Most patient interactions with the health care system occur in the outpatient setting. Many potential and actual safety problems occur there as well.(1) Yet patient safety literature and practice do not seem to have reached deeply into ambulatory care.
El-Kareh R, Gandhi TK, Poon EG, et al. J Gen Intern Med. 2009;24:464-8.
Less than 20% of ambulatory practices in the United States utilize electronic health records (EHRs). Uptake has been limited by cost issues and concern about the impact of EHRs on clinician workflow. This survey evaluated clinicians' perceptions of a newly implemented electronic medical record in three primary care clinics. Although initially clinicians felt that the EHR resulted in longer patient visits and increased the time spent documenting, by 1 year after implementation, clinicians felt that the EHR improved their ability to follow up on test results and communicate with other providers, and contributed to higher quality care overall. Importantly, these perceived advantages emerged only after 1 full year of using the new system.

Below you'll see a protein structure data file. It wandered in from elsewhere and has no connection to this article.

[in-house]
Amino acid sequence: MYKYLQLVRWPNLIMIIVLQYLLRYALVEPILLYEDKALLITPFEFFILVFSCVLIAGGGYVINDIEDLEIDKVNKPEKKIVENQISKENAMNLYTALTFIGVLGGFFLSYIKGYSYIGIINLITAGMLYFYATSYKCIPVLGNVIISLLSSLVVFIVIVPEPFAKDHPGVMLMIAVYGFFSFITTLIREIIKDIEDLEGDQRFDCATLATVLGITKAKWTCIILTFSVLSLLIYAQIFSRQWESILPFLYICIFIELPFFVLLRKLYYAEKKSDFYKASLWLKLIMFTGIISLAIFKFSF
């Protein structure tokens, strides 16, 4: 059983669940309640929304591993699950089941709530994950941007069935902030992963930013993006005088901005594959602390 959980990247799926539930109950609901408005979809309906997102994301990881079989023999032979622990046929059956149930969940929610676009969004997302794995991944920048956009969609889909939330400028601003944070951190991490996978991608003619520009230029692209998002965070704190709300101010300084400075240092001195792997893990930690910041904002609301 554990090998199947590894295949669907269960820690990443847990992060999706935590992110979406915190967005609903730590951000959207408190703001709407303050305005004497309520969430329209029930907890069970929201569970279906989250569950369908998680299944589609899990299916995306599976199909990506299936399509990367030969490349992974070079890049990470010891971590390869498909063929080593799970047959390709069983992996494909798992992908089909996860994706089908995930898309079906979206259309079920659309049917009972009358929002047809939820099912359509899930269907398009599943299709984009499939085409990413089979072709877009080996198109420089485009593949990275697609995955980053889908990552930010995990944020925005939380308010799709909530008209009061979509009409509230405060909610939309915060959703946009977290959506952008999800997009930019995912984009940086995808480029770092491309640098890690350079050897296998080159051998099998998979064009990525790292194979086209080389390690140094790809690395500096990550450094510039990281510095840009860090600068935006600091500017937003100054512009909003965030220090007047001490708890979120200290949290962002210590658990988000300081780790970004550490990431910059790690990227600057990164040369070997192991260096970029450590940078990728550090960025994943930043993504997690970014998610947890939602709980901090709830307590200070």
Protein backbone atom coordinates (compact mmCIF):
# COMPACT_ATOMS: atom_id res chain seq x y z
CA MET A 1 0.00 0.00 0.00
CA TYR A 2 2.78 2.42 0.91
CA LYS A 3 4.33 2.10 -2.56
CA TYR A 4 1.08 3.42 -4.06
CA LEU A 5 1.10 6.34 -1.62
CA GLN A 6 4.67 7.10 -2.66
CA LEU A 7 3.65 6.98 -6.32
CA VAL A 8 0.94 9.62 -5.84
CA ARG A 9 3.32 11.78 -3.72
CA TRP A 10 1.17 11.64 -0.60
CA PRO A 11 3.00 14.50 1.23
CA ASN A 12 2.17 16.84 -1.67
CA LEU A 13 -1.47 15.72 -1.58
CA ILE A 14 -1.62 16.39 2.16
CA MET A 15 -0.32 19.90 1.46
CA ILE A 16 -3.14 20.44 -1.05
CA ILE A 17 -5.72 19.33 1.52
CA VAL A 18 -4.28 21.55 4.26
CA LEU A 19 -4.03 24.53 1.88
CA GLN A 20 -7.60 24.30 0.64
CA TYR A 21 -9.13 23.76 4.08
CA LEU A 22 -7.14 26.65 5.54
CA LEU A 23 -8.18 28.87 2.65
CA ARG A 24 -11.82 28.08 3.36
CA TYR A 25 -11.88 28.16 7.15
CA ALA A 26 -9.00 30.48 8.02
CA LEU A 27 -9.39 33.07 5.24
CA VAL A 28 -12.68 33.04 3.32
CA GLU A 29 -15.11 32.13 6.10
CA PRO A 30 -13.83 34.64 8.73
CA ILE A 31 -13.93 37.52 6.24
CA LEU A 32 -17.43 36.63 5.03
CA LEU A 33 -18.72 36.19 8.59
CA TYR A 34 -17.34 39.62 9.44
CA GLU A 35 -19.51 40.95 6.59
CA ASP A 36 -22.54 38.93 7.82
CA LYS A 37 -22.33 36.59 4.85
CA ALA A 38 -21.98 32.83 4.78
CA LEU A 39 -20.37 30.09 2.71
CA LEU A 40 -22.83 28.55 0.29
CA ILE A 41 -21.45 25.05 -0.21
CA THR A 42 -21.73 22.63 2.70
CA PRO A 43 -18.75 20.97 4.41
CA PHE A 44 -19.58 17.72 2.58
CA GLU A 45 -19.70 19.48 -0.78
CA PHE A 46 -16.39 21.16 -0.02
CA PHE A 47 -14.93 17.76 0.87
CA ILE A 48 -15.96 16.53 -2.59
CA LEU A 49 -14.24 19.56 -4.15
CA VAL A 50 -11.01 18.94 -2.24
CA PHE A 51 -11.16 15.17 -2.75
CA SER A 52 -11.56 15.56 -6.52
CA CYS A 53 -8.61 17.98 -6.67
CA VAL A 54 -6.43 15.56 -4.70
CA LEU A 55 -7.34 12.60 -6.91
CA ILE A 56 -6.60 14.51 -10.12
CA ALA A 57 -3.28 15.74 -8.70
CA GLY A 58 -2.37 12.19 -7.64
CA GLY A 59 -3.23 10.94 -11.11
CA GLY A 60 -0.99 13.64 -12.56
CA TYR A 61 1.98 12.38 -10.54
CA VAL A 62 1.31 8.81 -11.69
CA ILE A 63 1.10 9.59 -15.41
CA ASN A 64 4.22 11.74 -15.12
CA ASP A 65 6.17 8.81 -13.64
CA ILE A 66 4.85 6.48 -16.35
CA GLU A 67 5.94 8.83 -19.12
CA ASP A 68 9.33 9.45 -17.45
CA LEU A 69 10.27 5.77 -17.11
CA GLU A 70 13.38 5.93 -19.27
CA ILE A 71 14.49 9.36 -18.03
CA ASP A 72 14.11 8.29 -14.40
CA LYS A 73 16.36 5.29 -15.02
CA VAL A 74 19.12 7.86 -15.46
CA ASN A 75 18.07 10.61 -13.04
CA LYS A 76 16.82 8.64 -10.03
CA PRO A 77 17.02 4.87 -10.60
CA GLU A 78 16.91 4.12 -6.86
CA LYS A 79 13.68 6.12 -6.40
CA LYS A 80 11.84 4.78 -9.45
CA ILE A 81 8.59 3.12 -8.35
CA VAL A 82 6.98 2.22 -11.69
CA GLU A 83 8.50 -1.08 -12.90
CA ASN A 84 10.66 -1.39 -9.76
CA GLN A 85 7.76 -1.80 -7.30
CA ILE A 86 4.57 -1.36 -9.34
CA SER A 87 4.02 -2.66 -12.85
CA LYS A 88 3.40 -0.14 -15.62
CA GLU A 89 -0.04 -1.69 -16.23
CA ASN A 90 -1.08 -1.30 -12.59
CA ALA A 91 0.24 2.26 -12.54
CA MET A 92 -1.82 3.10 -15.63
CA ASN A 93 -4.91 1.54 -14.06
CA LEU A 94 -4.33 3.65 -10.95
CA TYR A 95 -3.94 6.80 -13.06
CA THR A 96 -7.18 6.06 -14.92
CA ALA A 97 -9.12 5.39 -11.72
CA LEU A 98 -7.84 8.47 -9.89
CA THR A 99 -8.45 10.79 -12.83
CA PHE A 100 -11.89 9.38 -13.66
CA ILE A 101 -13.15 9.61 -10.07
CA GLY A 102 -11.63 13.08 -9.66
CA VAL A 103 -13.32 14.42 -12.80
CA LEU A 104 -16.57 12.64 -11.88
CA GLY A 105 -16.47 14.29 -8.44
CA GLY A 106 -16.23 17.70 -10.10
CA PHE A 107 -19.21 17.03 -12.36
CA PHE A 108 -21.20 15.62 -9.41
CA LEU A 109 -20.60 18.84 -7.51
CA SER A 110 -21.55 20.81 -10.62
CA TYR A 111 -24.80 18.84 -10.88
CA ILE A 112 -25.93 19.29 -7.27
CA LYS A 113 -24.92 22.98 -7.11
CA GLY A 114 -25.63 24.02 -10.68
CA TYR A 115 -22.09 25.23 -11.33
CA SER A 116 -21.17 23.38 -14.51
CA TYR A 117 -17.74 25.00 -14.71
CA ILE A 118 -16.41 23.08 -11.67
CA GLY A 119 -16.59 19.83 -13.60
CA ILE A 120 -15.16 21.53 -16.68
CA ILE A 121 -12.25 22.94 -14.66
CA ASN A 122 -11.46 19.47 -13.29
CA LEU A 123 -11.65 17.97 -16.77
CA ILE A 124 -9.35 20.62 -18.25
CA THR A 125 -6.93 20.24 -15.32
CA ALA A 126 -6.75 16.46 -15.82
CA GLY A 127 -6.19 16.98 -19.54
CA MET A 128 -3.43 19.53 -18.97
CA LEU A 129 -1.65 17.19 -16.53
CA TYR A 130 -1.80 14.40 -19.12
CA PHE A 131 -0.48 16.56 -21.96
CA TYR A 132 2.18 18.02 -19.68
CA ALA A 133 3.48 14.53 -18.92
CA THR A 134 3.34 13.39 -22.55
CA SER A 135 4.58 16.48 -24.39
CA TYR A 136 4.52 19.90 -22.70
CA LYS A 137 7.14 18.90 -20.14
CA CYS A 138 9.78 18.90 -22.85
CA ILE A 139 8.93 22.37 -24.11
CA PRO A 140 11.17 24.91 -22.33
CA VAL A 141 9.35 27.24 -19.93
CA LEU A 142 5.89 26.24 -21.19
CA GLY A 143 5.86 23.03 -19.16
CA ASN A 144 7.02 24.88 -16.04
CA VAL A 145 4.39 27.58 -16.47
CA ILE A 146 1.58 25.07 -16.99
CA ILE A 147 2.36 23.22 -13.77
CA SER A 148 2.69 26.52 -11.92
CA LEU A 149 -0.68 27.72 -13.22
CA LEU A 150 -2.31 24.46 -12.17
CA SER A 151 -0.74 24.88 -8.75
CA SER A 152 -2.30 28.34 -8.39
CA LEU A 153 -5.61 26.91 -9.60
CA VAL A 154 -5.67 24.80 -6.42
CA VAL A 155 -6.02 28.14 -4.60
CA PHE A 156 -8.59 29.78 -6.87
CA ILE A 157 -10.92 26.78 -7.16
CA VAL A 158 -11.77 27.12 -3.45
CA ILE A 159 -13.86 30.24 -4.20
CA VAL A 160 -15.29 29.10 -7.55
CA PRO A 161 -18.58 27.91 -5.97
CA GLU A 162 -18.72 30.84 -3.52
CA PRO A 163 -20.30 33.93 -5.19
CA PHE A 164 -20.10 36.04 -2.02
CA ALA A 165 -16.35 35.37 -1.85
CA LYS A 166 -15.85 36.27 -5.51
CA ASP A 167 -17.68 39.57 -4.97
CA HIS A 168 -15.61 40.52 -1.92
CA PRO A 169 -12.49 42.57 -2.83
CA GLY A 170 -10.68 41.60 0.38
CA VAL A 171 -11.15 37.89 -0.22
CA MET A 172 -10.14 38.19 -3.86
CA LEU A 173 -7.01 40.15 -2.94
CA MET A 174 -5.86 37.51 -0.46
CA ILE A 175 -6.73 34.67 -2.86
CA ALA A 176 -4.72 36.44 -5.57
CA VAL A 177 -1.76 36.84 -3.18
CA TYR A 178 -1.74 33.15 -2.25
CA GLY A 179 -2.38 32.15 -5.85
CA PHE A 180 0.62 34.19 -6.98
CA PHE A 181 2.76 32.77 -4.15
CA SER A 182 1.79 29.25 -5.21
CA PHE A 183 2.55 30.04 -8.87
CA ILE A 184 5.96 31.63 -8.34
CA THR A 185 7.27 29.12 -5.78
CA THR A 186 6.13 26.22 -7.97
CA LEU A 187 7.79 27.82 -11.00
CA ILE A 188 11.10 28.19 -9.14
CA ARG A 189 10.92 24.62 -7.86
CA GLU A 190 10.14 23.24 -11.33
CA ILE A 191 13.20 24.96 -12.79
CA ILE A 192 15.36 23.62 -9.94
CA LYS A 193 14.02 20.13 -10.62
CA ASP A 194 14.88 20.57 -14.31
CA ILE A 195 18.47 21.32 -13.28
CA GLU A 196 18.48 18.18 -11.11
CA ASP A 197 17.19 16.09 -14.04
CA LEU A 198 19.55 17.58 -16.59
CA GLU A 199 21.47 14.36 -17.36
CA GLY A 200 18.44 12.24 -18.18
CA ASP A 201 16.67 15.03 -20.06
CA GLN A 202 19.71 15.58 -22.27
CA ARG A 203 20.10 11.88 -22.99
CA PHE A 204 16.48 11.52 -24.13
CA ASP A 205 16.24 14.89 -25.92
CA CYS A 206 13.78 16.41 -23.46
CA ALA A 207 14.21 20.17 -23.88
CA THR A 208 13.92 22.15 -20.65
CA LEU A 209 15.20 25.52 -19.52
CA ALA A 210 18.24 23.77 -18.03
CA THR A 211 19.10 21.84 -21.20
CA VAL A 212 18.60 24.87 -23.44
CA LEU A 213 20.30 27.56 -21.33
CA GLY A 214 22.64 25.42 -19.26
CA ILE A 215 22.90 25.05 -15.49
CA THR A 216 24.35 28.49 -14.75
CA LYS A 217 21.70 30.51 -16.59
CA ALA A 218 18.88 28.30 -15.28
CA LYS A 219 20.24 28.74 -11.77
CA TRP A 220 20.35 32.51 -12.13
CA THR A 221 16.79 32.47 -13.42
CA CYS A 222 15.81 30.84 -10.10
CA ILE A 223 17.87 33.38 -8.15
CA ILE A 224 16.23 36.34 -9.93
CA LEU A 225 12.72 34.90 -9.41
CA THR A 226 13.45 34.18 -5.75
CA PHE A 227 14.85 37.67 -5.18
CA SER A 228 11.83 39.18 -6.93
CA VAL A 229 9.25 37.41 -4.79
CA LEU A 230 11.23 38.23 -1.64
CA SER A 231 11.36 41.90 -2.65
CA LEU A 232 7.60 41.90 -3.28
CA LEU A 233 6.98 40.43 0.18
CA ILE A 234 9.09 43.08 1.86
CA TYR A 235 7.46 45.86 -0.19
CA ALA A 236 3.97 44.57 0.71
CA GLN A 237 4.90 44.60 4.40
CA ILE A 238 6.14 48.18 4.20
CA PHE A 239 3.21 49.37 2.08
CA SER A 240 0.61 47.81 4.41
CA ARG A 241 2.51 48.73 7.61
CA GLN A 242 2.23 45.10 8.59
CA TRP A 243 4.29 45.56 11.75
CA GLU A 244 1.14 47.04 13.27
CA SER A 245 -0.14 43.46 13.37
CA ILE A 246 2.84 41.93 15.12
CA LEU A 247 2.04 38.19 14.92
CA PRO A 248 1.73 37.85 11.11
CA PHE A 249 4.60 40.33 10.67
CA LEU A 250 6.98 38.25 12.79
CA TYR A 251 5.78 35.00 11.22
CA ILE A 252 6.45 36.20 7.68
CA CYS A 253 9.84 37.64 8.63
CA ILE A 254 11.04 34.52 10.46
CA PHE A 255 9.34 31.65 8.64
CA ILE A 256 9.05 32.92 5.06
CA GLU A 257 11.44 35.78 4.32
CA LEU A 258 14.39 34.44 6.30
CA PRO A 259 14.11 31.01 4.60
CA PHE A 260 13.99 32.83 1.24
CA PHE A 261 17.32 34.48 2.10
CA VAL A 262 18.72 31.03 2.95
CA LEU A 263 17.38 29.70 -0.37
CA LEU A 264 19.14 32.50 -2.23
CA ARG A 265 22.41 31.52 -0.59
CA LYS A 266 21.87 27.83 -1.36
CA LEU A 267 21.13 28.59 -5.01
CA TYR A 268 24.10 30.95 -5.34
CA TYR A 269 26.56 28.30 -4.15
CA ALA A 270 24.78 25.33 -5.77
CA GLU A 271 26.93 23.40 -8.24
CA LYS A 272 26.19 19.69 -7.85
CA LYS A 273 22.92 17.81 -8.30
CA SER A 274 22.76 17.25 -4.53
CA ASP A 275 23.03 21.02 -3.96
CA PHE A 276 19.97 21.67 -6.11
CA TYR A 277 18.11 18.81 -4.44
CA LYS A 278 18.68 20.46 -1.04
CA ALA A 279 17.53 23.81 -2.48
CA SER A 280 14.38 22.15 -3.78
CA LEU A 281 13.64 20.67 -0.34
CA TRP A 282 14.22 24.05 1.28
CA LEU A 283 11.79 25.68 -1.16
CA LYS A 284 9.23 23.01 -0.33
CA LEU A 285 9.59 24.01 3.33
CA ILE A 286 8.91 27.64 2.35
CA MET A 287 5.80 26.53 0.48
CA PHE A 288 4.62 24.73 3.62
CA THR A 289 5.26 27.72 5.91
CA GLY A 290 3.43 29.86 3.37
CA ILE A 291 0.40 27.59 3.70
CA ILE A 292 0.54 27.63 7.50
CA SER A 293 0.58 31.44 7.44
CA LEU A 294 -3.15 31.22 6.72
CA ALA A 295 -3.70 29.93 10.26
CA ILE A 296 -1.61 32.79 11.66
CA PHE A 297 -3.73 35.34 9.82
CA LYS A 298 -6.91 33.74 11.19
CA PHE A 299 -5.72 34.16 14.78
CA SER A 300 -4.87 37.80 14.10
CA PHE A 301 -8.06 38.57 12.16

Dr. Jones was sure he had increased Mr. H's cholesterol-lowering medication to 80 mg 6 months ago, but, at his visit today, his pill bottle still says 40 mg. In reviewing Ms. B's chart in preparation for performing a well-woman examination, Dr. Smith find...